Swiss charities give the needy a voice

A homeless person asleep on the steps to Geneva's railway station Keystone

Countries around the globe, including Switzerland, are marking World Day to Overcome Extreme Poverty on Tuesday.

This content was published on October 17, 2006 minutes

One in seven people in Switzerland live below the breadline and experts say many of them blame themselves and suffer silently instead of calling for help.

Swiss charities chose the slogan "Working together out of Poverty" to remind the public that poverty is a reality on the streets and behind closed doors.

A coalition of five non-governmental organisations, including Caritas and Aid for the Needy, says their aim is to encourage those living in hardship to speak out and for all citizens to consider how they can contribute to the eradication of poverty.

"Poverty is a serious problem in our country," said Olivier Gerhard from Aid for the Needy.

"Unfortunately it is something that is simply not talked about and many Swiss believe it doesn't exist," he told swissinfo.

An estimated one million people in Switzerland – one in seven – live a hand-to-mouth existence, according to Caritas.

The victims are mainly single-parent families or those with many children, but also young people, and many old age pensioners. Around 250,000 children are believed to live in low-income households.

"Switzerland is a rich country and the poor often are ashamed to admit that they need assistance," said Caritas spokeswoman Cathy Flaviano.

She adds that poverty is often barely visible. "The best example is the so-called working poor, those who simply don't earn enough money to make a living."


The charities and aid groups have adopted a common declaration in an effort to mark the 20th anniversary of the World Day to combat poverty.

"We refuse any attempt to blame the poor for the conditions they live in and to accuse them of taking unfair advantage of the welfare system," the joint statement said.

Gerhard said simple facts discount allegations of widespread abuse of the social security system.

"Of the estimated 450,000 people who are legally entitled to welfare payments, only about half of those have the courage to claim money," he said.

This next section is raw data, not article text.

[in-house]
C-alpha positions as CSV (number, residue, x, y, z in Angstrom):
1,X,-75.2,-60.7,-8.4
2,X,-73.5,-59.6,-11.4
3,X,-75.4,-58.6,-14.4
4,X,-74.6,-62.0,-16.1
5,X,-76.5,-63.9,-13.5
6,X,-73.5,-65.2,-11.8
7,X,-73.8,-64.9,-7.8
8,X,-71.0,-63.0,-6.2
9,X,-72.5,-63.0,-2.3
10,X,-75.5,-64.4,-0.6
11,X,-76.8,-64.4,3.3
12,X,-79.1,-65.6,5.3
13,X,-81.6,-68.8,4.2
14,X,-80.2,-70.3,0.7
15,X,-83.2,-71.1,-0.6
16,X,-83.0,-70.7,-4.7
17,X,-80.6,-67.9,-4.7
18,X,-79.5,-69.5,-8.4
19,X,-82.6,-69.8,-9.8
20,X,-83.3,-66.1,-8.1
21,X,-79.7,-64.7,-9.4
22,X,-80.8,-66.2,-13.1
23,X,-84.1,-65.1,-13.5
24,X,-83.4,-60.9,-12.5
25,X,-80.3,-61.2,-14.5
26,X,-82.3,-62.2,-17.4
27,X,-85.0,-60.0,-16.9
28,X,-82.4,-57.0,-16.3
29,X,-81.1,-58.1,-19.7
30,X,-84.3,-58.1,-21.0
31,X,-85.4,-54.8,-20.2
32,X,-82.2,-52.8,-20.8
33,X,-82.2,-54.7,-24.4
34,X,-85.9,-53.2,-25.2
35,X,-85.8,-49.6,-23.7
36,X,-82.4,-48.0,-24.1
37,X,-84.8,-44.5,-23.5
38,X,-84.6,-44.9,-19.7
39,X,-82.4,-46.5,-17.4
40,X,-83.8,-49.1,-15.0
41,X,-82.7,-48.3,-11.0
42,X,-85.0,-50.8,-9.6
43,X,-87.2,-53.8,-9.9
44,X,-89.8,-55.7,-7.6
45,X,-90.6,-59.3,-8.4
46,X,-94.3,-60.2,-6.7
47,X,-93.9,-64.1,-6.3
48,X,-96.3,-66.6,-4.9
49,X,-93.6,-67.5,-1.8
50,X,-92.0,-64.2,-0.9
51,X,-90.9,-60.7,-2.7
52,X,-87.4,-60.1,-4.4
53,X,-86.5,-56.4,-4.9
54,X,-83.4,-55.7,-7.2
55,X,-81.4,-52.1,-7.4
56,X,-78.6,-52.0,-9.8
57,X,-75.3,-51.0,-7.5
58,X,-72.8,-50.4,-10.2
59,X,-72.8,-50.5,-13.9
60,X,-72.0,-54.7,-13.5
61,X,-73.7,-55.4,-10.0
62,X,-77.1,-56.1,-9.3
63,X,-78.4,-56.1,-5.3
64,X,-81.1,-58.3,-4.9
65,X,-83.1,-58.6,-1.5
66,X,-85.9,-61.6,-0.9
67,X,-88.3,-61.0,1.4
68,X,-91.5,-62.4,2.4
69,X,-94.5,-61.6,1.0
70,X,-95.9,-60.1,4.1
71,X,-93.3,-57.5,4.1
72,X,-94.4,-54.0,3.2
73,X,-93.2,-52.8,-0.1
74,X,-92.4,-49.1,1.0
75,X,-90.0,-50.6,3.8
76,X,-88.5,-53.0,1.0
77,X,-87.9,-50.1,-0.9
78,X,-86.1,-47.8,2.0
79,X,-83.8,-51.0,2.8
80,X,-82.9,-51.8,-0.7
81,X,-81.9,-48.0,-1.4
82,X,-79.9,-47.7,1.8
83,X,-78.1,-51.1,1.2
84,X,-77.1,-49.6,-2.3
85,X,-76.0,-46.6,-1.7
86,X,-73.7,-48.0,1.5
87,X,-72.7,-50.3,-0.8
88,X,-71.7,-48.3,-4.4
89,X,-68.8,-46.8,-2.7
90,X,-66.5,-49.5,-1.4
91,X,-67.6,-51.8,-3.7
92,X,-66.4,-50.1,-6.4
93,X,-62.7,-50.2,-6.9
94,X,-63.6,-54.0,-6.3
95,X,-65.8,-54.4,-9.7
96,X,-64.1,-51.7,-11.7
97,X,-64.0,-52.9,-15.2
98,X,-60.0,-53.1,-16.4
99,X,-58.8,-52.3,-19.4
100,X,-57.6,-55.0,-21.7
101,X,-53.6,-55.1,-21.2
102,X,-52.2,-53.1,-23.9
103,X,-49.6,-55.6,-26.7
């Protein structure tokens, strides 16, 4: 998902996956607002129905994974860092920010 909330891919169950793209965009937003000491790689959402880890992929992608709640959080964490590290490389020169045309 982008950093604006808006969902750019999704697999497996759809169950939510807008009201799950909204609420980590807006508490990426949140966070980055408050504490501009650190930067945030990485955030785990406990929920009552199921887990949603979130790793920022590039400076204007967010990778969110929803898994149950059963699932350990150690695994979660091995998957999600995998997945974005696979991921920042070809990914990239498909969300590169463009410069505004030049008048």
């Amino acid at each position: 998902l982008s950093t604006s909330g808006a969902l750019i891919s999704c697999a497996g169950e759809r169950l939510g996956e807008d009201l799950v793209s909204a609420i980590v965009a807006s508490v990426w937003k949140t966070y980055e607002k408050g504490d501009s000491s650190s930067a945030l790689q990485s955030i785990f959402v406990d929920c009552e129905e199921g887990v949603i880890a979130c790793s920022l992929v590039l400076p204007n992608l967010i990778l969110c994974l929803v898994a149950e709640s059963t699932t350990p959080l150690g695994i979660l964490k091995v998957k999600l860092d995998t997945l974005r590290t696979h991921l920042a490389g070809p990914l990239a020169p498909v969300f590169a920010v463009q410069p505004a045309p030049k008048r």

For its part, Caritas, which recently published a report focusing on poverty in Switzerland, lists three priorities to tackle poverty.

They include improving education and training, support for families with a high risk of falling into the poverty trap and special efforts to promote integration of the needy into society.

"Prevention is by far the best way of fighting poverty," Flaviano said.

swissinfo, Luigi Jorio

In brief

October 17 is the World Day to Overcome Extreme Poverty. The day was first celebrated in 1987 in Paris and has been officially recognised by the Untied Nations since 1992.

The idea for a special day aimed at eradicating extreme poverty came from a Polish priest, Joseph Wresinski, who set up the charity Aid for the Needy – The Fourth World.

To mark the 20th anniversary of the event a series of demonstrations and panel discussions are taking place in Geneva, Lausanne and Lucerne, as well as in Liestal and Binningen near Basel.

End of insertion

Poverty in Switzerland

Anyone with less than SFr2,480 ($1,950) per month to spend is considered poor in Switzerland, according to official figures from 2004.

The breadline for a family of four was set at SFr4,600 after deductions for taxes and social security.

An estimated one million people – one in seven -in Switzerland live in poverty, according to the church charity Caritas.

Among them are 250,000 children, nearly 200,000 old age pensioners and more than 600,000 people aged 19 to 64.

End of insertion
In compliance with the JTI standards

In compliance with the JTI standards

More: SWI certified by the Journalism Trust Initiative

Contributions under this article have been turned off. You can find an overview of ongoing debates with our journalists here. Please join us!

If you want to start a conversation about a topic raised in this article or want to report factual errors, email us at

Share this story

Change your password

Do you really want to delete your profile?